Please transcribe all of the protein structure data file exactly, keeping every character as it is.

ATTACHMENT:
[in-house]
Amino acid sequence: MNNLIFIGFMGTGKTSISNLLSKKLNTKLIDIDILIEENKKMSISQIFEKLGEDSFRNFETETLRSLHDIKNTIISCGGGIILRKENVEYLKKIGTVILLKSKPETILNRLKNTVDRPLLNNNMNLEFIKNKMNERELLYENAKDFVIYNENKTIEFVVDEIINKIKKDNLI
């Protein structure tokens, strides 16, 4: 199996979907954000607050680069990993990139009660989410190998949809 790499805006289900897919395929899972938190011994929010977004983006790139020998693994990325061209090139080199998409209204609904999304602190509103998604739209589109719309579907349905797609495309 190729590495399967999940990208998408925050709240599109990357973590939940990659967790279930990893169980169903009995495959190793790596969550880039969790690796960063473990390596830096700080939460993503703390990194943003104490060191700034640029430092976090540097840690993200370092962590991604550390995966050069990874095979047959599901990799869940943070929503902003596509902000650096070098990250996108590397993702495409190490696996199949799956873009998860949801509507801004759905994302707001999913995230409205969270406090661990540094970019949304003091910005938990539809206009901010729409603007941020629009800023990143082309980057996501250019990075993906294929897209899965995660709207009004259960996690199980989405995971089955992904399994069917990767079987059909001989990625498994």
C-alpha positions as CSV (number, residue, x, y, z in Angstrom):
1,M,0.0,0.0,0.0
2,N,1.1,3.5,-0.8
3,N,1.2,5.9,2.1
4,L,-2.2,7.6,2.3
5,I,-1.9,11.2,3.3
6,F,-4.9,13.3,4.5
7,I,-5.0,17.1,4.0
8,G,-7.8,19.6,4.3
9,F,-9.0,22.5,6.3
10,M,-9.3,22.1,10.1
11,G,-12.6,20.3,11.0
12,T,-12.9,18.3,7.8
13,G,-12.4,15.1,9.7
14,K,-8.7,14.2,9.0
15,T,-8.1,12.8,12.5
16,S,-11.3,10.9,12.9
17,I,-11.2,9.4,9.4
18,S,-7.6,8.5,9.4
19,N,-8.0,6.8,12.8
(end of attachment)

[in-house]
Amino acid sequence: MNNLIFIGFMGTGKTSISNLLSKKLNTKLIDIDILIEENKKMSISQIFEKLGEDSFRNFETETLRSLHDIKNTIISCGGGIILRKENVEYLKKIGTVILLKSKPETILNRLKNTVDRPLLNNNMNLEFIKNKMNERELLYENAKDFVIYNENKTIEFVVDEIINKIKKDNLI
């Protein structure tokens, strides 16, 4: 199996979907954000607050680069990993990139009660989410190998949809 790499805006289900897919395929899972938190011994929010977004983006790139020998693994990325061209090139080199998409209204609904999304602190509103998604739209589109719309579907349905797609495309 190729590495399967999940990208998408925050709240599109990357973590939940990659967790279930990893169980169903009995495959190793790596969550880039969790690796960063473990390596830096700080939460993503703390990194943003104490060191700034640029430092976090540097840690993200370092962590991604550390995966050069990874095979047959599901990799869940943070929503902003596509902000650096070098990250996108590397993702495409190490696996199949799956873009998860949801509507801004759905994302707001999913995230409205969270406090661990540094970019949304003091910005938990539809206009901010729409603007941020629009800023990143082309980057996501250019990075993906294929897209899965995660709207009004259960996690199980989405995971089955992904399994069917990767079987059909001989990625498994």
C-alpha positions as CSV (number, residue, x, y, z in Angstrom):
1,M,0.0,0.0,0.0
2,N,1.1,3.5,-0.8
3,N,1.2,5.9,2.1
4,L,-2.2,7.6,2.3
5,I,-1.9,11.2,3.3
6,F,-4.9,13.3,4.5
7,I,-5.0,17.1,4.0
8,G,-7.8,19.6,4.3
9,F,-9.0,22.5,6.3
10,M,-9.3,22.1,10.1
11,G,-12.6,20.3,11.0
12,T,-12.9,18.3,7.8
13,G,-12.4,15.1,9.7
14,K,-8.7,14.2,9.0
15,T,-8.1,12.8,12.5
16,S,-11.3,10.9,12.9
17,I,-11.2,9.4,9.4
18,S,-7.6,8.5,9.4
19,N,-8.0,6.8,12.8